Tuesday, August 21, 2012


I have always been punctual. It is something I pride myself on. I would rather be 30 minutes early than 1 minute late for anything. A lack of punctuality on the part of someone is a sure way to raise my ire. Before I went to Korea I would always be at work around 15 minutes before my shift started. I was never one of those people who would show up at the last minute. It meant that I never had to rush.

I found myself showing up even earlier at my 1st job in Korea. It became my routine to be there when the doors opened at 6AM. Our first class was at 6:30. I would use this time to prep anything I needed, which rarely happened, drink coffee, and read the paper. It allowed me to actually relax before starting the day.

At my second and subsequent schools I would usually show up an hour before classes started. I would use my laptop to catch up on email, read some news from home, and anything else I needed/wanted while having coffee. If something was going on that the foreign teachers hadn't been told about, which happened WAY TOO OFTEN, I would sometimes find out about it then and not be caught completely by surprise.

When it comes to my punctuality, my time in Korea served me well. Now that I am home I find that I like to be at work 45 minutes to an hour before my shift starts. I can find out what has been going on, read the paper, drink my coffee, and catch up with co-workers. Sometimes I have even picked up an extra 30-60 minutes of work when they were short and would ask me if I could start right away.

Now if only more of my co-workers were punctual. Or even just on time.


  1. I was the same way. I learned to be early before I went to Korea, and I kept on with it after I got there.
    I sometimes arrived just as the doors were being unlocked. Before I learned how to teach, I needed all the prep time I could get.
    I always envied people who could rock up 5 minutes before class and teach just like that.
    But I digress.

  2. I found that those who did that successfully were the ones who had taught for a while. Others tended to just fail.

  3. I'm all for giving an honest day's work for an honest day's wage, but "I work to live" and not the other way around as the saying goes--even in South Korea.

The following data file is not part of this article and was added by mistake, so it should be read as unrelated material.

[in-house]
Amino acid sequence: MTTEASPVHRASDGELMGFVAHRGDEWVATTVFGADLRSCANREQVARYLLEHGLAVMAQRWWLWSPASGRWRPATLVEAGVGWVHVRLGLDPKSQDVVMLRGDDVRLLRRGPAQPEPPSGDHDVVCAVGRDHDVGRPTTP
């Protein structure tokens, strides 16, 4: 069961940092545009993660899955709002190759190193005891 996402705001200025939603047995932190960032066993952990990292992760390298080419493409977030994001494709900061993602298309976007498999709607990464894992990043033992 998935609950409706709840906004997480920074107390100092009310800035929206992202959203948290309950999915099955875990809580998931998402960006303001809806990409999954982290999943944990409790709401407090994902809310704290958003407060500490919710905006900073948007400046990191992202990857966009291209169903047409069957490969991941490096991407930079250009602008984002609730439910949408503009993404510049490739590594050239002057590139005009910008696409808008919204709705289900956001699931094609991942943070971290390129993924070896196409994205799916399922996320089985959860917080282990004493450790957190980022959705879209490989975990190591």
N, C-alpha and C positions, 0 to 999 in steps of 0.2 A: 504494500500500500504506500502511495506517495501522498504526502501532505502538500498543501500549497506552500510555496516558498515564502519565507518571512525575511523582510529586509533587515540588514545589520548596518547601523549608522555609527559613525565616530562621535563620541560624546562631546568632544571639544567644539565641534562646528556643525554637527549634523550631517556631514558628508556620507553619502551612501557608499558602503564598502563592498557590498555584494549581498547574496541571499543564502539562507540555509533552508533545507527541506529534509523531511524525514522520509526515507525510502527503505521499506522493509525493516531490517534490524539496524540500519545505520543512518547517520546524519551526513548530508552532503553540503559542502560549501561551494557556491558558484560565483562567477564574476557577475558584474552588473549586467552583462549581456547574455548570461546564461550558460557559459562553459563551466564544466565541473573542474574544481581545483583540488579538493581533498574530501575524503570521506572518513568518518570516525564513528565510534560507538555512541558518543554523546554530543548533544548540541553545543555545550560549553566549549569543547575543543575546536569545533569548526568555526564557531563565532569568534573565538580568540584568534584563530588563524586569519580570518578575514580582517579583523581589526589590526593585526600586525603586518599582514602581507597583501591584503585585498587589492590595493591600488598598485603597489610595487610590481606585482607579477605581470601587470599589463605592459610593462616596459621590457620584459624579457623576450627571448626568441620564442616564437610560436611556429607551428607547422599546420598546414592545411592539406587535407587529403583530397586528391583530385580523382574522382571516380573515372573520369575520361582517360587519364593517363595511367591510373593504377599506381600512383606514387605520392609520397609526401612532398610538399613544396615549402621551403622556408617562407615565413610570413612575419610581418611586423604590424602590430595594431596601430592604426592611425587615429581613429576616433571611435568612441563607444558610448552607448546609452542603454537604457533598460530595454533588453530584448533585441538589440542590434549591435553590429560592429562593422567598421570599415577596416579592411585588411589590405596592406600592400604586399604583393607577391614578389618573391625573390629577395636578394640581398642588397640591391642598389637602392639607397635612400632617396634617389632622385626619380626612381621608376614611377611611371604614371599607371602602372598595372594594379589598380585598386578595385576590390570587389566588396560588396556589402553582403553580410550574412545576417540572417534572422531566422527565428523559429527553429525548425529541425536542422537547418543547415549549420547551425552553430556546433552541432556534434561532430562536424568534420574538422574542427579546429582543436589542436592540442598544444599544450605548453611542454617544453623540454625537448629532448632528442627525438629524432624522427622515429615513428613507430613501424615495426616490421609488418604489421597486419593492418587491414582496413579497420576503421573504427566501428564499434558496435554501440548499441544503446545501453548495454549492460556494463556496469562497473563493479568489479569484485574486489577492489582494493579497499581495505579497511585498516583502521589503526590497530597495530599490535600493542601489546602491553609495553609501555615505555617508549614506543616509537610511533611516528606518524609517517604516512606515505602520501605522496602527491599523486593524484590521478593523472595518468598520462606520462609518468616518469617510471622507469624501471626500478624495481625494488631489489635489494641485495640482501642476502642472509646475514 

So, I really hate people who waste my time with a passion. Luckily, it didn't take my small hagwon's owners long to realize why I was missing all those mandatory after hours get togethers and to rectify their two biggest problems: last minute nonsense and punctuality.

    Every time I was told that there was a last minute meal, I would excuse myself as already having plans even when I may have not had any. And, every time that I showed up at a restaurant on time, and was always the only one for the first 30 minutes or so, I would just take off after first leaving a note with the cashier to give to my bosses informing them that I was there and not pleased to have been jerked around.

    After about the fourth time, they got the point. Since then, I have always been told of any plans at least a week ahead of time and now we leave directly after the last class instead of having people go their own ways for an hour or so and then expecting them to be able to show up on time later that evening.

    A lot of being able to get away with what I did in the beginning (and still do sometimes--tomorrow I was asked to come in for a few minutes, but I already had bicycling plans), is that I am a pretty decent and caring teacher, especially when compared to so many of my peers. When I heard about some of the garbage my predecessor pulled, it really turned my stomach (having the kids teach him Korean in class instead of teaching them English to impress his Korean girlfriend, pretty much calling in sick every Friday to spend more time with his girlfriend, and using the owners as his personal shuttle drivers on weekends to and from the grocery store and his gym which were onlya few blocks). But, no matter what, when it concerns the students, I will be there as I know my bosses will compensate me for any extra hours or expenses that I might have, and they know it too. I don't know of too many other native English teachers who have been given the keys to their academy to come and go when they as they need to or that can order books directly from the local English book stores on their boss's account.

  4. Nice to hear someone worked out the kinks John. My 3rd last school was like that. Worked out most of the problems, shit still happened but not often.

    The kids should be the priority. One problem I had with most schools was that money was their main priority. And for a lot of the teachers THEY were their main priority.

  5. A guy can be a decent, caring teacher and still get shit on by their bosses.
    I envy John and his situation.